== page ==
974 F.2d 1343: David Otis Smith, Plaintiff-appellant, v. Martha Coleen Johnson, Richard Lee Johnson, Defendants-appellees
United States Court of Appeals, Ninth Circuit. - 974 F.2d 1343
Submitted Aug. 24, 1992.*Decided Sept. 2, 1992
Before BRUNETTI, RYMER and KLEINFELD, Circuit Judges.
David O. Smith appeals pro se the district court's dismissal of his 42 U.S.C. §§ 1983 and 1985 action alleging that Martha Johnson, the mother of his son, and two other individuals conspired to deprive him of the custody of and relationship with his son. The district court found that abstention principles required dismissal of the action because Smith's civil rights claims would require the court to review a state court child custody decision. We have jurisdiction under 28 U.S.C. § 1291, and we affirm.
It is well settled that federal courts should abstain from adjudicating domestic relations cases, including those involving the custody of children. See Peterson v. Babbitt, 708 F.2d 465, 466 (9th Cir.1983) (per curiam). Even if the case raises constitutional issues, abstention is proper if the case, at its core, is a child custody dispute. See Coats, 819 F.2d at 237. "The strong state interest in domestic relations matters, [and] the superior competence of state courts in settling family disputes because regulation and supervision of domestic relations within their borders is entrusted to the states ... makes federal abstention in these cases appropriate." Peterson, 708 F.2d at 466.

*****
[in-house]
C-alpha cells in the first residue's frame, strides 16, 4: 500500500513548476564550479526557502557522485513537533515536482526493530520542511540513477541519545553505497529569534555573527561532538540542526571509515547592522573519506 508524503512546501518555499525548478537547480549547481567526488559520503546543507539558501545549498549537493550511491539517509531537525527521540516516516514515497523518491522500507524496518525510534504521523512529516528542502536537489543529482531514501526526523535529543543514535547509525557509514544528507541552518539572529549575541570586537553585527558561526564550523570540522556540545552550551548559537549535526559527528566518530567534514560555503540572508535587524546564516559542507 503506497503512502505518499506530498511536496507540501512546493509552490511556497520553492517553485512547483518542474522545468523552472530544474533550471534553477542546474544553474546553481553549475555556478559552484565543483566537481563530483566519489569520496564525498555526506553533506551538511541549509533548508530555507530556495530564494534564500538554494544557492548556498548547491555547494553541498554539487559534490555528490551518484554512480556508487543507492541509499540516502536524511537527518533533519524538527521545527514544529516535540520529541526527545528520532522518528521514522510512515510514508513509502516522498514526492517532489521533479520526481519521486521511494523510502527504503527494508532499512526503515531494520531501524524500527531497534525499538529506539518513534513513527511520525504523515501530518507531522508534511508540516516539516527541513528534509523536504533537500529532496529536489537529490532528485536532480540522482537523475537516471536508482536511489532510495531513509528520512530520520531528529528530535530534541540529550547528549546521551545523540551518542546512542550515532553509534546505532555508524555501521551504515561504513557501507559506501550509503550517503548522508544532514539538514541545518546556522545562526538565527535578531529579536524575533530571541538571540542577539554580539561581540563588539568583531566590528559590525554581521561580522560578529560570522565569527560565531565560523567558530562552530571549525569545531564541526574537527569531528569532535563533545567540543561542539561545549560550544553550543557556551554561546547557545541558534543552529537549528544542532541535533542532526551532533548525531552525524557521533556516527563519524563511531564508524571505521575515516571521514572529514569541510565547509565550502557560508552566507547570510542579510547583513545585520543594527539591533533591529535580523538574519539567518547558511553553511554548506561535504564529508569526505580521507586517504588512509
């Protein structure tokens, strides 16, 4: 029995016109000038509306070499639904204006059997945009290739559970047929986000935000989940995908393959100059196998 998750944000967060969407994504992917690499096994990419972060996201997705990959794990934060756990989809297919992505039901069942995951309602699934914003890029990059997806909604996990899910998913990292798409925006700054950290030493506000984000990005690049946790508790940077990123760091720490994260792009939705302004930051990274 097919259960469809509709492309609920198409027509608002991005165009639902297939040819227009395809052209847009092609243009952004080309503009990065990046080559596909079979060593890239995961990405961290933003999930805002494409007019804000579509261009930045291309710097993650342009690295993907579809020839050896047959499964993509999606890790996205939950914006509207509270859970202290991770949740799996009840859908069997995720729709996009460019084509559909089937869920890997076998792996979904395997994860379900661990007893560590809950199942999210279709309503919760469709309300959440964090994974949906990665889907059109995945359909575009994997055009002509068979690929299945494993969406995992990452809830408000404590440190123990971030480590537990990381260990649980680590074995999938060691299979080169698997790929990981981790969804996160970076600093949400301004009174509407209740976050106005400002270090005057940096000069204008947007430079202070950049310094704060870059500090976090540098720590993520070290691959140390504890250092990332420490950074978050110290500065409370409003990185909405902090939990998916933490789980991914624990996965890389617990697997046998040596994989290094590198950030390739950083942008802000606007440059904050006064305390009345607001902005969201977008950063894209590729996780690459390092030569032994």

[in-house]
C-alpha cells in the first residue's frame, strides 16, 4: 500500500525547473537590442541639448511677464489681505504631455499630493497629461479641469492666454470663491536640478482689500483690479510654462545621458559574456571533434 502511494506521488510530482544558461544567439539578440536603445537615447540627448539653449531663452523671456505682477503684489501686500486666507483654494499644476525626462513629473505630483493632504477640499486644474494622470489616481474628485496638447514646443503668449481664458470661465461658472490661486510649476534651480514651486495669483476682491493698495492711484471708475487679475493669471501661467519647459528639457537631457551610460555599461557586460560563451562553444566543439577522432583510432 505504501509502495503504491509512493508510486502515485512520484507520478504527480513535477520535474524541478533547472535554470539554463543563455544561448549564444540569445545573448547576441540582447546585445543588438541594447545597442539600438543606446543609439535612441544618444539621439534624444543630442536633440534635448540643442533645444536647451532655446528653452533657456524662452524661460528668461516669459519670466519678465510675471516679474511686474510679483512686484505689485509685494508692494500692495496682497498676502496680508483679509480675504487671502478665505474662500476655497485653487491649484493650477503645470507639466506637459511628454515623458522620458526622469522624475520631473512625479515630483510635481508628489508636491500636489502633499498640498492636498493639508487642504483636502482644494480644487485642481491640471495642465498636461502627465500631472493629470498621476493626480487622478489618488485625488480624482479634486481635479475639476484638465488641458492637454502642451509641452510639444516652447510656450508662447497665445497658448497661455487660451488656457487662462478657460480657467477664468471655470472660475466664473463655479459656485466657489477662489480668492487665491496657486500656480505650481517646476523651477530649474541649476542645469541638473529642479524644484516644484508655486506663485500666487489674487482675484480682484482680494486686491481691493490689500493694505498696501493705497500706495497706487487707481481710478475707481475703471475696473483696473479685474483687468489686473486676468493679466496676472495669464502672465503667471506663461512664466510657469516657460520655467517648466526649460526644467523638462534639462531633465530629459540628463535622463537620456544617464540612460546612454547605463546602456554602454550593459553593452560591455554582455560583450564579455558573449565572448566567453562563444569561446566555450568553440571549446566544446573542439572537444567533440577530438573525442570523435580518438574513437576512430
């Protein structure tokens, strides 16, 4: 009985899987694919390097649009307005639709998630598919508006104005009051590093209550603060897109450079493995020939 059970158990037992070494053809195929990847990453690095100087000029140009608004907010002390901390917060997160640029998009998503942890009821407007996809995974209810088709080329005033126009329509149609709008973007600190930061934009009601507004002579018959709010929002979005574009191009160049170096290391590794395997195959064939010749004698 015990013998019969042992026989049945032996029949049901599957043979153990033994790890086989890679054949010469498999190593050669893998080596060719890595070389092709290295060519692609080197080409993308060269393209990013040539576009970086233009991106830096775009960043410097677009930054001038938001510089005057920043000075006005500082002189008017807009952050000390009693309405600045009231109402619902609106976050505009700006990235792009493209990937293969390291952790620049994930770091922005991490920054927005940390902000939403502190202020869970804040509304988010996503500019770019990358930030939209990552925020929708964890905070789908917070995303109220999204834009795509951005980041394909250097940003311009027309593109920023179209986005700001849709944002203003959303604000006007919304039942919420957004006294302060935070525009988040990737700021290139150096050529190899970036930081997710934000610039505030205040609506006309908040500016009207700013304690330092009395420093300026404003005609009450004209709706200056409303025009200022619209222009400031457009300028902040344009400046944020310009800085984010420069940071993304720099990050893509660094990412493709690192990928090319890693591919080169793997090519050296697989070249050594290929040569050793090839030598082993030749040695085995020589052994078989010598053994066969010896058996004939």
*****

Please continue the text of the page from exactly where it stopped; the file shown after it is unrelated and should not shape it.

Here, although Smith alleges a conspiracy between the mother of his son and two other individuals, he is essentially seeking federal review of a state court decision denying him custody or visitation rights with regard to his son. Smith's constitutional claims also revolve around the denial of custody and visitation rights. Smith is free to present his constitutional claims to the state court. See Coats, 819 F.2d at 237 ("[i]f the constitutional claims in the case have independent merit, the state courts are competent to hear them"); Peterson, 708 F.2d at 466. Accordingly, because the action involves the custody of his son, the district court did not abuse its discretion by applying the abstention doctrine and dismissing Smith's action.